Ah, summer. The pace slows down and we can kick back before shifting into high-gear next fall. There are just two questions to consider:
Summertime and the livin’ is easy…right? Well, not quite.
Many classroom teachers, faculty members, specialized instructional support personnel, and education support professionals spend at least part of the summer updating skills through workshops and conferences. This is how we ensure that students, whether in kindergarten or college, are surrounded by caring, qualified, and committed professionals.
And there are some school employees who are generally busier than ever after the school year ends. What’s their summer reading consist of? Lengthy “to do” lists detailing everything that needs to happen to prepare for the next academic year.
They are buildings and grounds maintenance staff; custodians and housekeepers; mechanics; laborers; helpers; warehouse personnel; and crew leaders.
This summer, they’ll be working 10-hour (or longer) days to polish up, fix up, and spruce up buildings and campuses.
These “guardians of the school environment” will be juggling many tasks, including:
- stripping, waxing, buffing, and replacing floors
- scrubbing down classrooms and other spaces
- repairing broken chairs and desks
- reconfiguring, drywalling, and painting rooms
- rewiring and replacing lighting fixtures
- sanitizing, deep-cleaning, and disinfecting lockers, desks, chairs, restrooms, and shower areas
- seeding, weeding, and watering
- maintaining HVAC systems and repairing maintenance equipment
And that’s just on the first day of “summer break.”
One custodian says summer work is imperative because “first impressions are lasting impressions.” This is especially true for parents of new students who do a drive-by to see where the kids will go to school.
A former custodian in Kansas says the building’s appearance sends an important message to students. A clean building “shows our respect for the kids.”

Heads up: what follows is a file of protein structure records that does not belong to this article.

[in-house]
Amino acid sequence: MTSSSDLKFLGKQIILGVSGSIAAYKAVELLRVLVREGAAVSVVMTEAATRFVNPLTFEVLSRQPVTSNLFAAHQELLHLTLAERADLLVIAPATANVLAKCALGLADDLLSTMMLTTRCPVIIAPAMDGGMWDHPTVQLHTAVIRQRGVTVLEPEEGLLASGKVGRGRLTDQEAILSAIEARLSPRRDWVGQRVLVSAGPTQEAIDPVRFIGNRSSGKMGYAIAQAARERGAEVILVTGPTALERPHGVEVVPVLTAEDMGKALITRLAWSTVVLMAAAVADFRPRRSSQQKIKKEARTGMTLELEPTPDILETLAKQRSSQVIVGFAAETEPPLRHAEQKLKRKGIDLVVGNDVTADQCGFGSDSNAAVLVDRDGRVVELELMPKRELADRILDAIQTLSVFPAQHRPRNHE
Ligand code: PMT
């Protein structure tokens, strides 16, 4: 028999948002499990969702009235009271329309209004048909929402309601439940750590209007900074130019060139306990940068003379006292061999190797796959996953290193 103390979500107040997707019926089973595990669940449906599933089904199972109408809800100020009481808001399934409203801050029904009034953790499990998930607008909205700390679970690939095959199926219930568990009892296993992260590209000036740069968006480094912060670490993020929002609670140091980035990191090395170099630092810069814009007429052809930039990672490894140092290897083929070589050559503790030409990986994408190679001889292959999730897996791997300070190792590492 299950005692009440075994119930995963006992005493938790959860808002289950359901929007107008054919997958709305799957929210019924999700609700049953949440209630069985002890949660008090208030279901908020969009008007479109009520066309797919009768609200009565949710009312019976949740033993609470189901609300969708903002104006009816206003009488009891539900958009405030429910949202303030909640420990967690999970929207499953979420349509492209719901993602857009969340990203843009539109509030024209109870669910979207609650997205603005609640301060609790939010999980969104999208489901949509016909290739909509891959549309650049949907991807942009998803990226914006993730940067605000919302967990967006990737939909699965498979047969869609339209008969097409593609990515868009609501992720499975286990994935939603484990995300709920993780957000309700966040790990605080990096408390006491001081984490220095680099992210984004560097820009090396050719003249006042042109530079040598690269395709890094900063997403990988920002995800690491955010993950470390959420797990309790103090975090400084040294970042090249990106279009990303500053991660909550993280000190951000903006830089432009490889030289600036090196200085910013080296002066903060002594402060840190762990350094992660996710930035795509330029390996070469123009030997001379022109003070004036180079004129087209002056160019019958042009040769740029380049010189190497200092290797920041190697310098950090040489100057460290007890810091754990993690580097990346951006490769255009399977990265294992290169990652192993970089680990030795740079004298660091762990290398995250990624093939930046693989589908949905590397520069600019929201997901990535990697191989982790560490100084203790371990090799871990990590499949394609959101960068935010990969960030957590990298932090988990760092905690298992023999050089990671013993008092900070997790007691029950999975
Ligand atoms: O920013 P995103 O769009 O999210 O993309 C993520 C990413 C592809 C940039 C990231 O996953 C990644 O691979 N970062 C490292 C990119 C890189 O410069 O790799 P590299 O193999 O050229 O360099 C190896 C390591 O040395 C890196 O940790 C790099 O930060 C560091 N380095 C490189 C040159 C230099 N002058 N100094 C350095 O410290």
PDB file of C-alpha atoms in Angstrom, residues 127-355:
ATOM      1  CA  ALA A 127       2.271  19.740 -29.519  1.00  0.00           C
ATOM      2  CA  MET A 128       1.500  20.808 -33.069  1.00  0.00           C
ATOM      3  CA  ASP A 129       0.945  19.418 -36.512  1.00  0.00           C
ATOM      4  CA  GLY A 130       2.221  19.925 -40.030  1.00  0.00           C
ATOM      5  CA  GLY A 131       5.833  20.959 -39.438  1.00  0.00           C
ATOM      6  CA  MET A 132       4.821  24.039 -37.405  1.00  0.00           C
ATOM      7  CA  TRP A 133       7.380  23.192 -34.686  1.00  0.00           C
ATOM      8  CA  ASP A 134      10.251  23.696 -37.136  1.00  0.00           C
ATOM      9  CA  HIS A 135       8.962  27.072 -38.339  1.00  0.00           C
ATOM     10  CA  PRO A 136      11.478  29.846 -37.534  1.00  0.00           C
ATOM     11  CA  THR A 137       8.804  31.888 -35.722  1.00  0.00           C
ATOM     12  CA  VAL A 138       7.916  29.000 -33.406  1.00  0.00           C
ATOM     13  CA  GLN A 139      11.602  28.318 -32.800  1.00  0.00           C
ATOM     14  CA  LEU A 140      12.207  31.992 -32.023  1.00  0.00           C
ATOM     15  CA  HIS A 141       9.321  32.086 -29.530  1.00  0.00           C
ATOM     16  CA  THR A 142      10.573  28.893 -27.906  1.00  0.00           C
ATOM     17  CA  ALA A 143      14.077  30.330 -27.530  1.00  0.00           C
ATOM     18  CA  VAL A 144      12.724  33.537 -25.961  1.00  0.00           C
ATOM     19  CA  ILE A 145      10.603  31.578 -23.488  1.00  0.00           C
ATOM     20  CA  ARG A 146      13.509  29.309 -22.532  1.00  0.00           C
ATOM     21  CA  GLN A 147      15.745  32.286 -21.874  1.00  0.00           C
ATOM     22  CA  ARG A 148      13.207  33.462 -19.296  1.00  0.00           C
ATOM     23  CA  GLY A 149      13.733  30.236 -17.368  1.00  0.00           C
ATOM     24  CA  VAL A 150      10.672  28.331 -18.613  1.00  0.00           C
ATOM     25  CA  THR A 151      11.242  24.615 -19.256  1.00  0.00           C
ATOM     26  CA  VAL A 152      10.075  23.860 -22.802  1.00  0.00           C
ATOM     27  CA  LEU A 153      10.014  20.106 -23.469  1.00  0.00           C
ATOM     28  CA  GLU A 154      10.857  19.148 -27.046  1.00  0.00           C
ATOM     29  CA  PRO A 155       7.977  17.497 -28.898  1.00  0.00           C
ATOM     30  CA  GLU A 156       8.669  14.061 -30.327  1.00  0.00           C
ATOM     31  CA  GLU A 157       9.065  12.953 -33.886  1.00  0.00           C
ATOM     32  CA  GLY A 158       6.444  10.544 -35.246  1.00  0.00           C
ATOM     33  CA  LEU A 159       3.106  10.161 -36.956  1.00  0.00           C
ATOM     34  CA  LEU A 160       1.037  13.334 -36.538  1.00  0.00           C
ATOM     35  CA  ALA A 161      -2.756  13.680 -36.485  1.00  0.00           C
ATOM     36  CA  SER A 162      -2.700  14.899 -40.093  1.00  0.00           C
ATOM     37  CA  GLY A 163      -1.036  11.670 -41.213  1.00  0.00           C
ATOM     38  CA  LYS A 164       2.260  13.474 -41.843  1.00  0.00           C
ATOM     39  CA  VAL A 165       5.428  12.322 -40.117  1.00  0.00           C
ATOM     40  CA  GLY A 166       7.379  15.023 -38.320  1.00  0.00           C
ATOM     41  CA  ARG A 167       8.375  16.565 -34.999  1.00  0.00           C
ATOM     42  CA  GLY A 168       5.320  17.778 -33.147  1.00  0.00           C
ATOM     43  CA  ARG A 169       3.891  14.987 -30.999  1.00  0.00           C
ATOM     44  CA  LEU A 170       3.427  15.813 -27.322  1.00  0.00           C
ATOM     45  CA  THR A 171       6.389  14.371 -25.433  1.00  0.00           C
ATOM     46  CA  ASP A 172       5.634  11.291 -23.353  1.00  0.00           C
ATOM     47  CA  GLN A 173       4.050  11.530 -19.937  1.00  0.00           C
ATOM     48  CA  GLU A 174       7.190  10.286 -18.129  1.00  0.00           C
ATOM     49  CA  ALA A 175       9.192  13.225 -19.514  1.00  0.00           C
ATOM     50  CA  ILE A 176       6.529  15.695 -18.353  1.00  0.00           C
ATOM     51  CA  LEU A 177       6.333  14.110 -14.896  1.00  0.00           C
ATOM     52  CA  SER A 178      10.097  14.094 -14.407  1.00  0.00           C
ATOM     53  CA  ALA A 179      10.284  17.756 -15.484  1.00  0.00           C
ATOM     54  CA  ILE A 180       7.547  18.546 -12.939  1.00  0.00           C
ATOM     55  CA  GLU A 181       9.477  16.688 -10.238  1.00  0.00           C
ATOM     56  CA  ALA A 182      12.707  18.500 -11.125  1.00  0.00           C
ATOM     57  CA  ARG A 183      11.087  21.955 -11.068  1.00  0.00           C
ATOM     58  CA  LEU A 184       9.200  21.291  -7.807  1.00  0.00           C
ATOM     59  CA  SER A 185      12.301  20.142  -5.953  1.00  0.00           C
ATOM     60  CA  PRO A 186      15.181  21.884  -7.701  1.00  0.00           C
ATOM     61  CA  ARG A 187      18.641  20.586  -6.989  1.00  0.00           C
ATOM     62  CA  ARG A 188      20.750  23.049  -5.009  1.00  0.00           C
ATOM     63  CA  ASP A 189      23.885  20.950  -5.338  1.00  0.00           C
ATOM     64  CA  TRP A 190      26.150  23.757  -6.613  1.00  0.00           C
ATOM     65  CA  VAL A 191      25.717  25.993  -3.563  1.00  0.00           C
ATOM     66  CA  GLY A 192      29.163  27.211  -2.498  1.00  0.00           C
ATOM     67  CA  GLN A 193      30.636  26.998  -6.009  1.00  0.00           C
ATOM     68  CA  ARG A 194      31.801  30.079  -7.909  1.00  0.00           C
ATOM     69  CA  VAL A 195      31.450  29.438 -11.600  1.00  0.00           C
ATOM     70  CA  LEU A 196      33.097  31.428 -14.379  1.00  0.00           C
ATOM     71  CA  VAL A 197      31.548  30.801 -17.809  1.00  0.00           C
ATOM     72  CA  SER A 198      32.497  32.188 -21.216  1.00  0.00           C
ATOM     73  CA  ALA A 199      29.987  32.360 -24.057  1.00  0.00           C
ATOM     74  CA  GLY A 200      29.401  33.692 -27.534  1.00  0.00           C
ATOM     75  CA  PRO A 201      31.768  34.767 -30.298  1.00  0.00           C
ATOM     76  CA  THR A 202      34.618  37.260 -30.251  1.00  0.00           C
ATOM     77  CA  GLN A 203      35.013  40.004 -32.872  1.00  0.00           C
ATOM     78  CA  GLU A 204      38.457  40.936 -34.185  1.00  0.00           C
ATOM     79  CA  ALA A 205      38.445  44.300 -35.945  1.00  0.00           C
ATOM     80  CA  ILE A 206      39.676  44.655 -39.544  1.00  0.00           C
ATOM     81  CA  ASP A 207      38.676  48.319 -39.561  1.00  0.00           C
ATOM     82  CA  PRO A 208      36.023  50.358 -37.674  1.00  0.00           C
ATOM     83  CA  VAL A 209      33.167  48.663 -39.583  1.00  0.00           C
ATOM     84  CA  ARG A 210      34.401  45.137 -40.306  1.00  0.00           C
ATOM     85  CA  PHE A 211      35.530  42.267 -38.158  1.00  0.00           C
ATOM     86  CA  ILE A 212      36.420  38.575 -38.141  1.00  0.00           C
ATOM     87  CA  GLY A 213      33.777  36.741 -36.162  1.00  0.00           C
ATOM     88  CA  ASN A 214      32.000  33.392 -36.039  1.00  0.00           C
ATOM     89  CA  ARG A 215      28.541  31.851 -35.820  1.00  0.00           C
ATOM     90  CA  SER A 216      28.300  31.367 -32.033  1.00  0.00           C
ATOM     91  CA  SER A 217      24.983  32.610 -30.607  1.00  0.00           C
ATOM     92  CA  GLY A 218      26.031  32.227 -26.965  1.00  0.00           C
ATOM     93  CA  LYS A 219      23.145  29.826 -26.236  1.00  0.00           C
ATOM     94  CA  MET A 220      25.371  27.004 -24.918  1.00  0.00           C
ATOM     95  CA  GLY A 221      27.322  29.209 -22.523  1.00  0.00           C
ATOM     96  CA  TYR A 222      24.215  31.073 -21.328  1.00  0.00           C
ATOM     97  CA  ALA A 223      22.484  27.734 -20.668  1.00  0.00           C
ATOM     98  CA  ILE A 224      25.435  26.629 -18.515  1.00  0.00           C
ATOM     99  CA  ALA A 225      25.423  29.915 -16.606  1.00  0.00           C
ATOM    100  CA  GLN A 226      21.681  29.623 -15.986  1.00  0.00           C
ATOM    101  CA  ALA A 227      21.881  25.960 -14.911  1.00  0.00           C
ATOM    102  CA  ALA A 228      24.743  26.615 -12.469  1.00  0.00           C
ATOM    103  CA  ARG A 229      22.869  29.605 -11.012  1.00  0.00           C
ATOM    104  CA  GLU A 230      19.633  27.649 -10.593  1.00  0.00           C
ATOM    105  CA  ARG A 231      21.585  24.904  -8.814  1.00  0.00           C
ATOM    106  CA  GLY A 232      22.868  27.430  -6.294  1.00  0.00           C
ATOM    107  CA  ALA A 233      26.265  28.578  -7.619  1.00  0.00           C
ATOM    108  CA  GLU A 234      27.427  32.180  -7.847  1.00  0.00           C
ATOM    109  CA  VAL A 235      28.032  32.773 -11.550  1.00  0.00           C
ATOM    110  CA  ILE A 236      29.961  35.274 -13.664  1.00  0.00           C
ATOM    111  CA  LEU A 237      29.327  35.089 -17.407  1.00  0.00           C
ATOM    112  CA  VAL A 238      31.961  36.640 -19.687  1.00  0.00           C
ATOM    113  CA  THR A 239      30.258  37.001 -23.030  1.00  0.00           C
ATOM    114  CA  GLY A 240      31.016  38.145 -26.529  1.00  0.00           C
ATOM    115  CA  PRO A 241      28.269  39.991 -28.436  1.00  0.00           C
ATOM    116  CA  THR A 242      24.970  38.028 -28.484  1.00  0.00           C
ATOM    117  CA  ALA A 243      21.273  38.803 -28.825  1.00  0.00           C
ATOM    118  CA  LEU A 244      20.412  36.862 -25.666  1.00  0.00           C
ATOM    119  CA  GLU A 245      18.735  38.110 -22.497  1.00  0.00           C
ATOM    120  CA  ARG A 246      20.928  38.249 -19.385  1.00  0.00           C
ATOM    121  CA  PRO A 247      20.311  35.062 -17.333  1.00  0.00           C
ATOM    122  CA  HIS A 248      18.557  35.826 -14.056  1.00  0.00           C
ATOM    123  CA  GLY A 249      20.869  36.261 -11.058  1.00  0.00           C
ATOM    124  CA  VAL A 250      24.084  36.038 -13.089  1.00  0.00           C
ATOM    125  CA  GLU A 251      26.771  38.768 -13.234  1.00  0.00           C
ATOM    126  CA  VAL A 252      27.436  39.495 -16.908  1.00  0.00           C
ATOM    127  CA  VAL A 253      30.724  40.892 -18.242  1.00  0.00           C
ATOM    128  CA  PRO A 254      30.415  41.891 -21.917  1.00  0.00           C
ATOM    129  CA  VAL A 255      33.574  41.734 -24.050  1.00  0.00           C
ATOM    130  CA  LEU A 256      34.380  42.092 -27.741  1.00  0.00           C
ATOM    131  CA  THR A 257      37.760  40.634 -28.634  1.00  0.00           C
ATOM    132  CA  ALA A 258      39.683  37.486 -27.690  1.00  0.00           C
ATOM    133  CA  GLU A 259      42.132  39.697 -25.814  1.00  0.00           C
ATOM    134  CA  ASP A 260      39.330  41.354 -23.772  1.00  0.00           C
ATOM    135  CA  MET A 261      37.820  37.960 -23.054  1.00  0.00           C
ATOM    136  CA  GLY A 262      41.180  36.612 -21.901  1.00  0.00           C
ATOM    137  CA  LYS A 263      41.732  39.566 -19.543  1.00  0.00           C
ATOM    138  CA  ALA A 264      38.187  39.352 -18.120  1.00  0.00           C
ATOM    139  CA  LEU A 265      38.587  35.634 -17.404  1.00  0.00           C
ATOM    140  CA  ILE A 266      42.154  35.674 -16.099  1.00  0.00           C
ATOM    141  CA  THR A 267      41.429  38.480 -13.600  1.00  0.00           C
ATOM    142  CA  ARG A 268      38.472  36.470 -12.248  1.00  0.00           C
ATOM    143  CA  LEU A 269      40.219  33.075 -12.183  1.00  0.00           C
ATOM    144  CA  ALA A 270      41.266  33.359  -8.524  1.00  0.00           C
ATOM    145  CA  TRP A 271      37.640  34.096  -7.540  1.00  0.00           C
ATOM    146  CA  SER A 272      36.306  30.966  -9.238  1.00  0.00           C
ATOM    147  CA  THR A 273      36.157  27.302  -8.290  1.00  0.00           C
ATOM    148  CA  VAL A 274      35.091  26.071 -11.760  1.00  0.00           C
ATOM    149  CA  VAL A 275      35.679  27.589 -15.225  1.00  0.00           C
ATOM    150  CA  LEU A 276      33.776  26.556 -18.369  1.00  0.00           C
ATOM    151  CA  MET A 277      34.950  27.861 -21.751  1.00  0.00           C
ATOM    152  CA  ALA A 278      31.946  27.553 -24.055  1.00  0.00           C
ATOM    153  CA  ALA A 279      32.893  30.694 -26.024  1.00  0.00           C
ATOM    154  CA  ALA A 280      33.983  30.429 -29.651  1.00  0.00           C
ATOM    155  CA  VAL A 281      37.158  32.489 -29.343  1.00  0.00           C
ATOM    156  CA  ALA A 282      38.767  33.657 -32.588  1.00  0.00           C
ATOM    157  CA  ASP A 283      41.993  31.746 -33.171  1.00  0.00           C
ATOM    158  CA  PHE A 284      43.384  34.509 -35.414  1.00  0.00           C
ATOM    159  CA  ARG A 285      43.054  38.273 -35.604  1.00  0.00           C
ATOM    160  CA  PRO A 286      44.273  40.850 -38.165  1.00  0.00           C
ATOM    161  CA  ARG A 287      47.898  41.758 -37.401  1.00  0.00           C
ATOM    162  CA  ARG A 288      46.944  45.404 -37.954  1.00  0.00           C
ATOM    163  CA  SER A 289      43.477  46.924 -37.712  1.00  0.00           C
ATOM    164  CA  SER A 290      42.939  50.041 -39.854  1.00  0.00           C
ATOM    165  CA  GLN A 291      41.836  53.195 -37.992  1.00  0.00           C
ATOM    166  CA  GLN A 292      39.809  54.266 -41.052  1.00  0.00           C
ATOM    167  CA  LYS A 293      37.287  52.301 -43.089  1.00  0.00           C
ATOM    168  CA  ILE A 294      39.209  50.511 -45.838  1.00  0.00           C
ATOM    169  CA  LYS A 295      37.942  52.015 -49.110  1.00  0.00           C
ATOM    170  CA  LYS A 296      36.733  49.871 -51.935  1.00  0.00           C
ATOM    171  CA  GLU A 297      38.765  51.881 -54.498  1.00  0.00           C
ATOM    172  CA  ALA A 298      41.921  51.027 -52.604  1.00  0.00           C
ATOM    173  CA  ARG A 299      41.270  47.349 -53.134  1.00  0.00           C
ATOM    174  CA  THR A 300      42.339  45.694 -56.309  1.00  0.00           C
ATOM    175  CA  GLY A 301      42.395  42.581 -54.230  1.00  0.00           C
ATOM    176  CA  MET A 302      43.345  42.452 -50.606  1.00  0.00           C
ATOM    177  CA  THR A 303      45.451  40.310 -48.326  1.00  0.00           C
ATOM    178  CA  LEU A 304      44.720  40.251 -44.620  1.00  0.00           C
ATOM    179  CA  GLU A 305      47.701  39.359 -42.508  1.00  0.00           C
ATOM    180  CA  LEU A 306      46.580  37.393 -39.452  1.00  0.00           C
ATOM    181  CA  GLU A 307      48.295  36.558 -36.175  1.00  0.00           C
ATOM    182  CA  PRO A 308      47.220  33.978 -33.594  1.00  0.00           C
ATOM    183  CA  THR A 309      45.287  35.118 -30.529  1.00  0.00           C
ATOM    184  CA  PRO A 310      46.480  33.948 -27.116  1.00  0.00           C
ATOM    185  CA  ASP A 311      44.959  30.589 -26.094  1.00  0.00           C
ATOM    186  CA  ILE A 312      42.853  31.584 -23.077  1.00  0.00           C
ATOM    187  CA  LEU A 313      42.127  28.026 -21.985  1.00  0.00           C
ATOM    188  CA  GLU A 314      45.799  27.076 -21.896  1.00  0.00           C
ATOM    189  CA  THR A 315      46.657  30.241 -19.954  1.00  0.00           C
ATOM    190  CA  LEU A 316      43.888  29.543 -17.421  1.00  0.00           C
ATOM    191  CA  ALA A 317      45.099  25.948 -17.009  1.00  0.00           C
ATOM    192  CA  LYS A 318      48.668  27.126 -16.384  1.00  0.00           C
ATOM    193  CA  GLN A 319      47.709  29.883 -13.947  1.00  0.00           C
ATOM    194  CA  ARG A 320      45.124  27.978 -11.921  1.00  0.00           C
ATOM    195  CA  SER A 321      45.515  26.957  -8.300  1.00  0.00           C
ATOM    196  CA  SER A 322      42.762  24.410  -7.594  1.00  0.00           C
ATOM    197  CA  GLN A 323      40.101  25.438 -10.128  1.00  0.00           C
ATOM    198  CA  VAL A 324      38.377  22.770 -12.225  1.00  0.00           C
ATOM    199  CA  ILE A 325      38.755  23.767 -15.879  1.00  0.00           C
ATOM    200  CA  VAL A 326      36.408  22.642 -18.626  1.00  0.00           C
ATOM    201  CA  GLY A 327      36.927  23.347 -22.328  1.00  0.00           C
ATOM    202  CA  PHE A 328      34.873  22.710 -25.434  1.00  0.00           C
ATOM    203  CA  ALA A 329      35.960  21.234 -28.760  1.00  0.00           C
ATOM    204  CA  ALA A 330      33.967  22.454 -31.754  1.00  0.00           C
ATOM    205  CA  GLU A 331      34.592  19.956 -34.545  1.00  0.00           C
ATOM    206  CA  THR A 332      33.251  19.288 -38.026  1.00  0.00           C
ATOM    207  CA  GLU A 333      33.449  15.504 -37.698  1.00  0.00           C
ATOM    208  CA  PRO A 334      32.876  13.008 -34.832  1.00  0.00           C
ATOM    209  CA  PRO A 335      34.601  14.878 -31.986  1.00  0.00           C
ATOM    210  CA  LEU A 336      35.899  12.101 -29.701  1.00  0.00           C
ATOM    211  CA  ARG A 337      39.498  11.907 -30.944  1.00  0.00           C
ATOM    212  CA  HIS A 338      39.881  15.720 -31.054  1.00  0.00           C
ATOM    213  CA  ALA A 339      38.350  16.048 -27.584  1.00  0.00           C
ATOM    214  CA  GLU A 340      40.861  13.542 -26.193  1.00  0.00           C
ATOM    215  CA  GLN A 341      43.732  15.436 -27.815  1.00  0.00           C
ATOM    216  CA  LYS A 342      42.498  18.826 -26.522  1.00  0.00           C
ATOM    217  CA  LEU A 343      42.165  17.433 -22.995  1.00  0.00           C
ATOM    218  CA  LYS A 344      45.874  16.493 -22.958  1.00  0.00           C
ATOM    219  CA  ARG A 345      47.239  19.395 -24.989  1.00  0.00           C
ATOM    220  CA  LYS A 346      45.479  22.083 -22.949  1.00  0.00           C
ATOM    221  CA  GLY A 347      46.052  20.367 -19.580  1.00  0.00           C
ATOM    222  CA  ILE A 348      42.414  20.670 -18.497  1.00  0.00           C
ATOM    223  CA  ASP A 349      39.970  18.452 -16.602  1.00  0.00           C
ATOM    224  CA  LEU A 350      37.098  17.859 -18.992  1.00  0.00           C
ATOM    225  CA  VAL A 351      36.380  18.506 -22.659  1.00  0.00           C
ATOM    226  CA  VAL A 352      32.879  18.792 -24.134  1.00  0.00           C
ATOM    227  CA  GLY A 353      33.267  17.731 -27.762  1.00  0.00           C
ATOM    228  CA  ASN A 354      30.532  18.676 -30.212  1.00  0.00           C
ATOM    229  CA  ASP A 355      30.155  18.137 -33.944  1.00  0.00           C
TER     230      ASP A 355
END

There are many other ways custodians show how much they care, including listening to students’ worries and mentoring them, as a recent NEA Today article pointed out.
I know that more than once, I called on the custodian at my school. Steve would step in as planned and ask if I had a student whom I trusted to be his assistant for an important job, and I’d call on that child who needed a little attention. Steve knew just how to talk to them like a big brother and make them feel needed and competent.
This falls outside the job description, but they do it to connect with kids and help pave the way for students’ success.
“We need to help students forget their stresses from home and concentrate on becoming all they can be,” Marie Leonard, head custodian at Mont Harmon Middle School in Price, Utah, said in the NEA Today article. “I love hearing about their weekend adventures, and their highs and lows.”
To all the maintenance workers who make our schools and campuses shine, and to those who also find the time to reach out to students, we appreciate you. When it comes to creating environments that are safe, nurturing, and supportive of learning and exploration, you are the best.
Have a happy summer!